Grow for climate and nature
Practice peat free
When you sow seeds indoors and plant up pots and containers there are peat free alternatives, tell us yours.
Remember there is no substitute for your own compost (if you have space and a heap). N.B It can take a bit of time to start producing your own.
Nuture your soil
Wherever possible compost, compost, compost and add to your soil.
Try not to leave your soil bare and exposed, you risk essential nutrients being leached away your soil feeling washed out. Plan ahead for winter months by growing leeks, parsnips and kale for food through the winter or cover your soil.
For insect life choose plants that come every year, perennial and biennial plants over ‘bedding plants’ that need lots of nutrient, water and rob the soil of vital nutrient. Perennials provide winter cover for invertebrates and seed heads often keep the birds fed.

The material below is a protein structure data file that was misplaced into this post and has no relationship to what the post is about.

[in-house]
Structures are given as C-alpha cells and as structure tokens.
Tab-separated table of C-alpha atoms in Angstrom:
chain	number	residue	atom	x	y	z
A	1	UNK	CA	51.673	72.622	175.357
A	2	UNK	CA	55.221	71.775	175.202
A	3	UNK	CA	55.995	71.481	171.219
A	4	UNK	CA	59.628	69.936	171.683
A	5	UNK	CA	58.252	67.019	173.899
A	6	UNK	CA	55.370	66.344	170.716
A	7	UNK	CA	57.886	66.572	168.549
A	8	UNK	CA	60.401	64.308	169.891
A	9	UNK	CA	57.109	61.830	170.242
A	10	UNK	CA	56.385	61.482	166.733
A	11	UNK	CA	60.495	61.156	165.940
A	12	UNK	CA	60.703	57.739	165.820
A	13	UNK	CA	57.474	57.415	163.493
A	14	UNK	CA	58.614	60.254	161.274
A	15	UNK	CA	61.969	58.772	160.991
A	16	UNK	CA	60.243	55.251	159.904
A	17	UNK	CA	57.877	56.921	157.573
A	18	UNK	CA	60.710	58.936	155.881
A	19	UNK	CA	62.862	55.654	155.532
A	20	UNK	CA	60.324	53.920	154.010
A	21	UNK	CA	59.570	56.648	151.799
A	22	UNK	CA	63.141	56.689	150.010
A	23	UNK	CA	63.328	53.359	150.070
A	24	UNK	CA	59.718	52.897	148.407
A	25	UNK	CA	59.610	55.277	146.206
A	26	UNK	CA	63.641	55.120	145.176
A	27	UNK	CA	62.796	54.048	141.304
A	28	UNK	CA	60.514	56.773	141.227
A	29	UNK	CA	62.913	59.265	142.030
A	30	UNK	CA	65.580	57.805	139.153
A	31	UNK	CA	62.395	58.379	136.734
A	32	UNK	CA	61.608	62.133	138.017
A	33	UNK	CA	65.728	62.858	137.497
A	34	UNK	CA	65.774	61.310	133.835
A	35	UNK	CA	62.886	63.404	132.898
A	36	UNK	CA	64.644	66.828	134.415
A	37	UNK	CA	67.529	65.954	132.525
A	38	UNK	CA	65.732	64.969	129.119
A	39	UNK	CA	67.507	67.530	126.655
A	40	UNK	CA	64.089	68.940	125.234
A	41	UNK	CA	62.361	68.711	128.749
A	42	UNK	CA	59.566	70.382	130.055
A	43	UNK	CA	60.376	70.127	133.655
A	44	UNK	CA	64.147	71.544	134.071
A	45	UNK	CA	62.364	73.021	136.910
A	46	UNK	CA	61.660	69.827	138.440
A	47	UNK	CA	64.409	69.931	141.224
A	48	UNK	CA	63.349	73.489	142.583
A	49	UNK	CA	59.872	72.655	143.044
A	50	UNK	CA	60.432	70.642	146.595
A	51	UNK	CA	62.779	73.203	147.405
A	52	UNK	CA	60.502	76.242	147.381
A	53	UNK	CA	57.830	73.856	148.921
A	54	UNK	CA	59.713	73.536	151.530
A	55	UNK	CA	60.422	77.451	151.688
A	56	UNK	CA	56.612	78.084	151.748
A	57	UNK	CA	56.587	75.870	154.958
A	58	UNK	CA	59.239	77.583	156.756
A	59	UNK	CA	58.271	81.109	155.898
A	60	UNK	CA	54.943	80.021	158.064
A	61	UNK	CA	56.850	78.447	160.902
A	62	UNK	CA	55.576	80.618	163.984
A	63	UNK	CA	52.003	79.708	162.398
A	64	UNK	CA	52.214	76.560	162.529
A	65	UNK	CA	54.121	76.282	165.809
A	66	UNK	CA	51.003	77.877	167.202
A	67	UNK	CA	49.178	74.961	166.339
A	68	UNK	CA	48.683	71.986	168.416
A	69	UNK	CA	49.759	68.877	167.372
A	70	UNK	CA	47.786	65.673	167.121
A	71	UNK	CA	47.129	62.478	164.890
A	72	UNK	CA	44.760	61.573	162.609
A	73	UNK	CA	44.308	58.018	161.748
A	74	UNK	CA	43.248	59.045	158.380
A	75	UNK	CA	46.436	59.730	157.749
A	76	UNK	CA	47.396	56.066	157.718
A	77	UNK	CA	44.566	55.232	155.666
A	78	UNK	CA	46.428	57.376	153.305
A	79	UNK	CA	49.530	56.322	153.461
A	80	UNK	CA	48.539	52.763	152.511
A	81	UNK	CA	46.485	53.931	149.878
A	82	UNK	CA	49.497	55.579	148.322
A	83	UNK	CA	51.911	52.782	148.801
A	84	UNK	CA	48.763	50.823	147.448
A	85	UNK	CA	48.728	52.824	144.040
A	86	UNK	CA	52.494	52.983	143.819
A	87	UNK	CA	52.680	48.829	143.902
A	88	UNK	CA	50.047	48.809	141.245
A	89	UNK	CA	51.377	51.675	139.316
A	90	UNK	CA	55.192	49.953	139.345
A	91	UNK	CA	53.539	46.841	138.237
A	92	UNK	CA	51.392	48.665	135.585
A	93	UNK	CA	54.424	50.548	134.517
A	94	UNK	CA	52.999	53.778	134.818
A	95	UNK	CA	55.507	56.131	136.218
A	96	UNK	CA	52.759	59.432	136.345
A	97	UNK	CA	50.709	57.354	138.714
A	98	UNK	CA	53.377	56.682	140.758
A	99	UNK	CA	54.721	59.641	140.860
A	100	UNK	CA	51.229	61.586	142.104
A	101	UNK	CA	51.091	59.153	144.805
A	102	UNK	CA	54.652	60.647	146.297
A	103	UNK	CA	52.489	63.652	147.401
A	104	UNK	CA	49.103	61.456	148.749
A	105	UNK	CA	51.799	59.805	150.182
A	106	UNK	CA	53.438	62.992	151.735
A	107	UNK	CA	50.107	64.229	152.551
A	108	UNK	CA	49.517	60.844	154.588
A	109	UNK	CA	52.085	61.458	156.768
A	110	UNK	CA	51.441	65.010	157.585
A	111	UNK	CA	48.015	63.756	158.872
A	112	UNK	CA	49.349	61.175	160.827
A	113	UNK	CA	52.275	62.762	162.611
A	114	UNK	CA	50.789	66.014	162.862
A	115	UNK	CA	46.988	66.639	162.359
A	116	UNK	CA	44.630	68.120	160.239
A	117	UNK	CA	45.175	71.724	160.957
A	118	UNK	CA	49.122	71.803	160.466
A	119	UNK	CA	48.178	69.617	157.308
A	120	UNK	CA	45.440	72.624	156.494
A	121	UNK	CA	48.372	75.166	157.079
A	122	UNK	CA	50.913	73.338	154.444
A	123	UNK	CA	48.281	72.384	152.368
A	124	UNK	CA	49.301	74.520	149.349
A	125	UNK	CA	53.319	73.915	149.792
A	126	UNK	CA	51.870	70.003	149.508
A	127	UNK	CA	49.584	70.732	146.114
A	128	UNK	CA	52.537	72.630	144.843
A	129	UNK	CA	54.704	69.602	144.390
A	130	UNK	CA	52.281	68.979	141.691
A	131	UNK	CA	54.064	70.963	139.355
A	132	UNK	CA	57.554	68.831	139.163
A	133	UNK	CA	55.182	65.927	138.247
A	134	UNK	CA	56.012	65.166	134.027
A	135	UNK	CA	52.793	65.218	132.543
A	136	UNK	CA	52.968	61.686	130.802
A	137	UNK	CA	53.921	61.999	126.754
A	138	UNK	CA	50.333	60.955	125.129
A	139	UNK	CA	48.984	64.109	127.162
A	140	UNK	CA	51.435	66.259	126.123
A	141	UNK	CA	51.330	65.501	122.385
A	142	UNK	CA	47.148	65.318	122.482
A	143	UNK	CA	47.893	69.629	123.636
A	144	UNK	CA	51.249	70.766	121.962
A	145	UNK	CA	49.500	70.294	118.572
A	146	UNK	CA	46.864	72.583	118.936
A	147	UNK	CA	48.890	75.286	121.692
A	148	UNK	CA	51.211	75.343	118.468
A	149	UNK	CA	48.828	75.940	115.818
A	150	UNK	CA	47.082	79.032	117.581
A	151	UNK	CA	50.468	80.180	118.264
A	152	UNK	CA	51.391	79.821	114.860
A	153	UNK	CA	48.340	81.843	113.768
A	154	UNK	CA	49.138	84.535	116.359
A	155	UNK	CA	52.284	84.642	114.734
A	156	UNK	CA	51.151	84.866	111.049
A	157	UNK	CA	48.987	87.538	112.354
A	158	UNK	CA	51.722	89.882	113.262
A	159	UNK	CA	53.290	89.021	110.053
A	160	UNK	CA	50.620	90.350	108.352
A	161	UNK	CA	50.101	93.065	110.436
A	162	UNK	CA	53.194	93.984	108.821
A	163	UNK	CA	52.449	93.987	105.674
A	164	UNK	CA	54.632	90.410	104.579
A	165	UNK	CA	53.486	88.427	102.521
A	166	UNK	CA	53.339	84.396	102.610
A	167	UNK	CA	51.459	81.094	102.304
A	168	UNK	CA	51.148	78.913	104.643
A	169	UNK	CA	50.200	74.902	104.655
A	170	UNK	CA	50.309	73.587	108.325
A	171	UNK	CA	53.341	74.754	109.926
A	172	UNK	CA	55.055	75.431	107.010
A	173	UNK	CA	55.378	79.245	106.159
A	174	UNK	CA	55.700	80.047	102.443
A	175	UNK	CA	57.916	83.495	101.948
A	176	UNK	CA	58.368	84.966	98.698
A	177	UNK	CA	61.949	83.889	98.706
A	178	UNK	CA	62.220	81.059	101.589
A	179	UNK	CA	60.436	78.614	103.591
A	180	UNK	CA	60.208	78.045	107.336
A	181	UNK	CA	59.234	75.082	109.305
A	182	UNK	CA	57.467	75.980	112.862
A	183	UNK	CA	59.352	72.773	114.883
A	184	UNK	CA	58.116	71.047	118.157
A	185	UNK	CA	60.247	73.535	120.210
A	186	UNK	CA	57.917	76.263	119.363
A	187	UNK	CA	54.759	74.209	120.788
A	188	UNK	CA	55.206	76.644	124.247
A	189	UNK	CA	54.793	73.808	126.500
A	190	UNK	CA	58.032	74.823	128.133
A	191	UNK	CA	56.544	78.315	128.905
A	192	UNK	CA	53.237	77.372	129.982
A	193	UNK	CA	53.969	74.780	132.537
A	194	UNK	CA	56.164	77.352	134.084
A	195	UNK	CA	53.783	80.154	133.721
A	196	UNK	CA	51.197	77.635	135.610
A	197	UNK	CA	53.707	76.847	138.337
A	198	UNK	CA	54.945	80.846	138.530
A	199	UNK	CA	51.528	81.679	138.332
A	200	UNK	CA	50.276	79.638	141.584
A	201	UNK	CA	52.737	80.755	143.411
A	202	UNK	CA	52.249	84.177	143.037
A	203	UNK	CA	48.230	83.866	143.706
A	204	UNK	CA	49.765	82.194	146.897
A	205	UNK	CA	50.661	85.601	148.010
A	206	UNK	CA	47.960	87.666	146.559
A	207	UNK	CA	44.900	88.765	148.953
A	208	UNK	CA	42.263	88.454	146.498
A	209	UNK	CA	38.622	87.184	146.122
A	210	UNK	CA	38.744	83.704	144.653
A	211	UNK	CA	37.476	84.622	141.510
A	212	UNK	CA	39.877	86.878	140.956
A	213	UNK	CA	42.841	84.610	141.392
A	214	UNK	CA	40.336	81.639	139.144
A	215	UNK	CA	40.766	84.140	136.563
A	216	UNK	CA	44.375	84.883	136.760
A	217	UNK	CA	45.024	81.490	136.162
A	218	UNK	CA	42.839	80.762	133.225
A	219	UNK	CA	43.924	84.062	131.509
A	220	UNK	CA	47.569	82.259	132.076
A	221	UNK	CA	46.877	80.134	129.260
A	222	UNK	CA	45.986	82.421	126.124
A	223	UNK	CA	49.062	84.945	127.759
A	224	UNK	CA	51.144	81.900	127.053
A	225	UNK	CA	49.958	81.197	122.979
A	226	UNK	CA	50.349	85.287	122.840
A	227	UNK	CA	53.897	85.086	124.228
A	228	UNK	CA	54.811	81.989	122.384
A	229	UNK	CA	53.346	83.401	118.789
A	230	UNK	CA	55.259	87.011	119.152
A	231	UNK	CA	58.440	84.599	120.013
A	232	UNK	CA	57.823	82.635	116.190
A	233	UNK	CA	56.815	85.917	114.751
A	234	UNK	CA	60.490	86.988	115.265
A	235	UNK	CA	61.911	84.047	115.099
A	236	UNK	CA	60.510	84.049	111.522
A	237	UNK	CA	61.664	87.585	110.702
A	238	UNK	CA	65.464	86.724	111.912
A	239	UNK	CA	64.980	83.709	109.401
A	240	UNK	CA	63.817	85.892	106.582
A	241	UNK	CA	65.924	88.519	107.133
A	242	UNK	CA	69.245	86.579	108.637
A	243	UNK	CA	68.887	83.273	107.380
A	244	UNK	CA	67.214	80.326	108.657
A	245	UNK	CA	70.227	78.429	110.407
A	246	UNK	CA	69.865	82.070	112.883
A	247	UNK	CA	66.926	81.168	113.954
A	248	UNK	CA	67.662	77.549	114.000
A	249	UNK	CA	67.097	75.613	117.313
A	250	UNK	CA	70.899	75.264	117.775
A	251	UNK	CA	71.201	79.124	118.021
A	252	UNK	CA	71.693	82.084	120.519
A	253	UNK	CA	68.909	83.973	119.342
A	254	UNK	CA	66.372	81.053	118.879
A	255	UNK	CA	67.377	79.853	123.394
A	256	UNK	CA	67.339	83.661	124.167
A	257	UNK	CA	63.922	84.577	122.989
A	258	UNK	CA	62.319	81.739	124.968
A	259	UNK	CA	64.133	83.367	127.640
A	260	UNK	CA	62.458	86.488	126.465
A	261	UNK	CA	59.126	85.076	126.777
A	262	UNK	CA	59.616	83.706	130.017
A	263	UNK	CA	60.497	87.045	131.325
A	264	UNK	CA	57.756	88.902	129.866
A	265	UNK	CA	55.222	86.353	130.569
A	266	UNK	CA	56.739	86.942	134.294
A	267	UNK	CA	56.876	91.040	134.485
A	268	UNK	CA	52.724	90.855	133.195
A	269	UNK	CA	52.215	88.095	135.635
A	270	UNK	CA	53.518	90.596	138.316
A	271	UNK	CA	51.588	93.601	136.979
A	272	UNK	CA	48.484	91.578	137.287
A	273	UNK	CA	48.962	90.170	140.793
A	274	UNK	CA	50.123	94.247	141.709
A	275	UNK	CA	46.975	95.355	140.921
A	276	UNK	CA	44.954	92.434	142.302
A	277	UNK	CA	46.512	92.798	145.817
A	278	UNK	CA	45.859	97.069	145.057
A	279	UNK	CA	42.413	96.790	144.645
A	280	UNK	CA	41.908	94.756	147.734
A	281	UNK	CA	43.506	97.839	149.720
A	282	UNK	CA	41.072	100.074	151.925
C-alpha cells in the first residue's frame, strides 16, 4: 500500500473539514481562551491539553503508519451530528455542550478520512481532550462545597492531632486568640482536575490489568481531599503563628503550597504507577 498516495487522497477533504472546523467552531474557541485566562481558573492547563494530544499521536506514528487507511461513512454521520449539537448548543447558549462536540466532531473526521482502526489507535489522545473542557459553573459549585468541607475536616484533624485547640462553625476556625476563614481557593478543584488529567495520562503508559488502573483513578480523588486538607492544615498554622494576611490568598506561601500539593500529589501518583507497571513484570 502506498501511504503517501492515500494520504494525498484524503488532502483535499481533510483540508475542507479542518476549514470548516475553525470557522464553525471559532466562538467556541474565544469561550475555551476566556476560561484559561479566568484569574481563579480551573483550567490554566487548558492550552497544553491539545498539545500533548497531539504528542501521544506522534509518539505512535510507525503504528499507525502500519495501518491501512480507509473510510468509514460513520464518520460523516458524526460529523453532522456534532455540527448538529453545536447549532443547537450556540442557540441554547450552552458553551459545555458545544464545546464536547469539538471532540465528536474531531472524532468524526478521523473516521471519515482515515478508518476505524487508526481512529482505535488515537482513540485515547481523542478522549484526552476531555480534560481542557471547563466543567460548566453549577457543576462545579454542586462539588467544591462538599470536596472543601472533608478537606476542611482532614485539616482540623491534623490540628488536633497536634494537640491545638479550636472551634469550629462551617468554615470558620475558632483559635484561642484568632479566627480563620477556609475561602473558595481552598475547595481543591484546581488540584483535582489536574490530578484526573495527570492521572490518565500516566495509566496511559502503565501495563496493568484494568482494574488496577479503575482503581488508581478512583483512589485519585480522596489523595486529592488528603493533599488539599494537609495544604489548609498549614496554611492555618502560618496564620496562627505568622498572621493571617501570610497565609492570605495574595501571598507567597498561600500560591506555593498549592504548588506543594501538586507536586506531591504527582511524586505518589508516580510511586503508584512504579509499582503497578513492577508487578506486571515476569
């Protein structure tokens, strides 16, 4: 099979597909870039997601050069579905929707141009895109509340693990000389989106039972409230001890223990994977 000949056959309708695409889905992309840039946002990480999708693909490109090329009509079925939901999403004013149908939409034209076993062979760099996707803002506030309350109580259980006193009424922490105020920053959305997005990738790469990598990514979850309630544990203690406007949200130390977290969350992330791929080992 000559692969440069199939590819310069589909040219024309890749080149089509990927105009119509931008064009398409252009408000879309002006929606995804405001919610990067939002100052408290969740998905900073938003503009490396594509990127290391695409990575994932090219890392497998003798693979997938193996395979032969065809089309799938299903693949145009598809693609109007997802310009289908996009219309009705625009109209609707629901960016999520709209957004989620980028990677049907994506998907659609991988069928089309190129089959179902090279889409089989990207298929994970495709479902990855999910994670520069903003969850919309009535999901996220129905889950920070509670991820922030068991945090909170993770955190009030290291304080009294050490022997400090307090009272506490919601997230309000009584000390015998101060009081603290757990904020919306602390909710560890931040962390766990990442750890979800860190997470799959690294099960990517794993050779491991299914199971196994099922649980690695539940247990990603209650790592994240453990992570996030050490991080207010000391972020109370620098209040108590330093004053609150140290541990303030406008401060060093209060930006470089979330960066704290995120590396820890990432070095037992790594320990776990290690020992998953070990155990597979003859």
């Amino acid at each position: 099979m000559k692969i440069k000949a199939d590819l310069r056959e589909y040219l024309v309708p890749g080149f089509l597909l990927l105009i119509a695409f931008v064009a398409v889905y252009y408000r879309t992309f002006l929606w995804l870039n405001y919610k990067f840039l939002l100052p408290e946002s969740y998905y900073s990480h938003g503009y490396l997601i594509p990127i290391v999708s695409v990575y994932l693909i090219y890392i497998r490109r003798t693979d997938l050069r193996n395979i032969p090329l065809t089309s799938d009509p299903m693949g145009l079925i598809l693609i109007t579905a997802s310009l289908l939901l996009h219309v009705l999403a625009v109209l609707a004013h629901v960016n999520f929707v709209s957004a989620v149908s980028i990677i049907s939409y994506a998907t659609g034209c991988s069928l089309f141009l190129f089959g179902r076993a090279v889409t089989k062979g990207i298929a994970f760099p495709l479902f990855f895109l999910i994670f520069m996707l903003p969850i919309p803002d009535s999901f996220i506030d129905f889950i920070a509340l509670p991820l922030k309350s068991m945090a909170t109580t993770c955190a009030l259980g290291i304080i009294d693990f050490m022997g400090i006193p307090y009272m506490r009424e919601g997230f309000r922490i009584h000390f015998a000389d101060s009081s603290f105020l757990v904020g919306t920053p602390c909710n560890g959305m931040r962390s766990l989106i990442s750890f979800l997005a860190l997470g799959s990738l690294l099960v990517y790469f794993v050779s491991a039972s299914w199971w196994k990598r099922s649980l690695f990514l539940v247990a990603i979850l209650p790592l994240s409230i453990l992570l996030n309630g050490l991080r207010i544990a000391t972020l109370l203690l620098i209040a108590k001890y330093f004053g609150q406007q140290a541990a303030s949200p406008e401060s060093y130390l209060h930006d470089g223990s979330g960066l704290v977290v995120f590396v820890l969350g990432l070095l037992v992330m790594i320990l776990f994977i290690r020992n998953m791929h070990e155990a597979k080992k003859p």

Sow and grow a mix of vegetables and flowers that bloom for as long as possible for yourself and visiting insects.
If you are growing in pots or containers herbs like marjoram, thyme or sage are best for cooking and wildlife providing pollen and herbs for cooking.
What really needs water?
Prioritise seedlings, young vegetables and pots.
Catch rainwater, wherever and in whatever you can- every drop counts.
When growing in containers the bigger the better to hold onto water, small pots dry out quickly.
Where you can, let some plants run to seed and you can attract and enjoy more birds and insects.
Practice chemical free.
Avoid issues arising by rotating your crops, putting up mesh or physical barriers, or picking unwanted visitors off.
Think beyond your greenspace
Network and talk with others- the community learning exchange supports community groups to connect, explore and share different approaches.
Ask for help
Really want to make a difference yet unsure where or how to start, what are your priorities for your garden or project or who to reach out to in your local area? Contact email@example.com
Send us your top tips to share – a short explanation of technique and a photo with permission would be valuable for other gardeners and groups
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